Infringing Information Architectures

64 Pages Posted: 29 Mar 2024

See all articles by Michael Goodyear

Michael Goodyear

New York University School of Law; New York University (NYU) - Engelberg Center on Innovation Law & Policy

Date Written: March 5, 2024

Abstract

Information architectures—systems that facilitate storing and sharing data and content—underpin daily life, from streaming sites like Netflix and Hulu to social media platforms like Instagram and TikTok. But since the printing press, these systems and their novel features have challenged the bounds of copyright law, leading to accusations that providers and users directly infringe others’ copyrights. Almost fifty years ago, however, a paradigm shift occurred, one that is underexplored in the literature. Copyright owners started to allege systemic secondary liability against information architecture providers for all of their users’ infringements. These claims, which this Article terms architectural infringement claims, pose an acute challenge to the balance copyright law strives to achieve between creators’ rights and access to copyrighted works. Overbroad protection risks stymying innovation with up to $150,000 per infringement in damages while reduced rights threaten copyright’s incentive to create. Scholars have recognized this challenge in individual cases but have not offered a framework for responding to architectural infringement claims.

By examining architectural infringement claims systematically for the first time, this Article surfaces courts and Congress’ use of intent as the framework for updating copyright secondary liability doctrines in response to these claims. Here, intent refers to an actor’s action or inaction, once aware of a particular alleged infringement, that is substantially certain to facilitate or further the infringement. This undiscovered but valuable framework can guide the evolution of copyright law in response to architectural infringement claims against emerging information architectures, such as generative AI and blockchain. As technologies continue to develop at a breakneck pace, intent paves the way for an innovation-promoting, copyright-respectful future.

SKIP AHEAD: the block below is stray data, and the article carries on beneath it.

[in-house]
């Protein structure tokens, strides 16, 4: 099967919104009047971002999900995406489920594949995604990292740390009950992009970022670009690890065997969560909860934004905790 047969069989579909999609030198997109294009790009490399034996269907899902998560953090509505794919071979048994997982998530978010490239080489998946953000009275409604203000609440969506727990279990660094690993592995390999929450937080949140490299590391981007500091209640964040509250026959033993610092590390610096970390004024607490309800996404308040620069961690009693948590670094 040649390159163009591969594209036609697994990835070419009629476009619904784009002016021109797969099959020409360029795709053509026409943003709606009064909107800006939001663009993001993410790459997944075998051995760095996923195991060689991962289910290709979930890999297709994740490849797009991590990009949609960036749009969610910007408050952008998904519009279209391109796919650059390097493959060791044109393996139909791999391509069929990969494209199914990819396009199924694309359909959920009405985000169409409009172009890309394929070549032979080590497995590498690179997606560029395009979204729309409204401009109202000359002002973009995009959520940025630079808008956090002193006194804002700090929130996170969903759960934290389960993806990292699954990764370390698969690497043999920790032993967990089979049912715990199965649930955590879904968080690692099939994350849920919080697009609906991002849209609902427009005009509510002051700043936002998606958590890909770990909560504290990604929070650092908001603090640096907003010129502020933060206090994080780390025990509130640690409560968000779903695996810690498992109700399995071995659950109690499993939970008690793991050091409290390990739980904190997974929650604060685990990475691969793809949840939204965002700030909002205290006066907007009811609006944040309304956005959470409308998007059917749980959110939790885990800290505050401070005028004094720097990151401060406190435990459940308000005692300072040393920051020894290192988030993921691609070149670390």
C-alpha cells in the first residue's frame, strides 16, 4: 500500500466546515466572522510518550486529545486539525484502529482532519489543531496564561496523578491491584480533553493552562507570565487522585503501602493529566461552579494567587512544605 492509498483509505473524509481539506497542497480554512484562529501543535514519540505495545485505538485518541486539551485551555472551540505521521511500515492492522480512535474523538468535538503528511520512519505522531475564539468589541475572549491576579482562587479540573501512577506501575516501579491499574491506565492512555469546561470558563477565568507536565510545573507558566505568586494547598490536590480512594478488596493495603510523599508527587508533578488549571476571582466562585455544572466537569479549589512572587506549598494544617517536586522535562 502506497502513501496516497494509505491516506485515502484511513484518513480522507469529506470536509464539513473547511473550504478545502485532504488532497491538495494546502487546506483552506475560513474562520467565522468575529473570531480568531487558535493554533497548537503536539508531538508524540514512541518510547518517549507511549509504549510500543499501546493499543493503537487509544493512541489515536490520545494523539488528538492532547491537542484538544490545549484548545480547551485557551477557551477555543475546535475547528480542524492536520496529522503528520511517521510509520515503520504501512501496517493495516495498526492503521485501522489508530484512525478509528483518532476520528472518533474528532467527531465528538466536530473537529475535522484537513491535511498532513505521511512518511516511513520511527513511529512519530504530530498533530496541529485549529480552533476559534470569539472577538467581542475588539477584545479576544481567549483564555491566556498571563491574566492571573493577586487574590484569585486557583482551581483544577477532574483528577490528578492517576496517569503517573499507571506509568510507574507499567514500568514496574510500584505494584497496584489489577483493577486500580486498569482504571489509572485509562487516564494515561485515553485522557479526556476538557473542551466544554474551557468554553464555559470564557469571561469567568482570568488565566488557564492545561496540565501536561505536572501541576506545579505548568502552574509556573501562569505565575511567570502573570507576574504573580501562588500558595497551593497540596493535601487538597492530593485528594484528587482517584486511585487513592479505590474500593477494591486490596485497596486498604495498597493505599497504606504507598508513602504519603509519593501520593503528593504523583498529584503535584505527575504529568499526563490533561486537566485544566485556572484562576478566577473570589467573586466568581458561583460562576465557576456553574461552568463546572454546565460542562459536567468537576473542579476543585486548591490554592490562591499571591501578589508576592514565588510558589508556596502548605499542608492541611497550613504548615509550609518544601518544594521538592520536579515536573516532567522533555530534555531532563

Keywords: Copyright law, technology, intellectual property, platforms, secondary liability, contributory liability, vicarious liability, copyright infringement, blockchain, Web3, artificial intelligence, copyright reform, Sony, Grokster, DMCA, AHRA, Napster

Suggested Citation

Goodyear, Michael, Infringing Information Architectures (March 5, 2024). 58 UC Davis L. Rev. __ (forthcoming 2025)., Available at SSRN: https://ssrn.com/abstract=4747940

Michael Goodyear (Contact Author)

New York University School of Law ( email )

245 Sullivan St.
New York, NY 11101
United States

New York University (NYU) - Engelberg Center on Innovation Law & Policy ( email )

245 Sullivan St.
New York, NY 11101
United States

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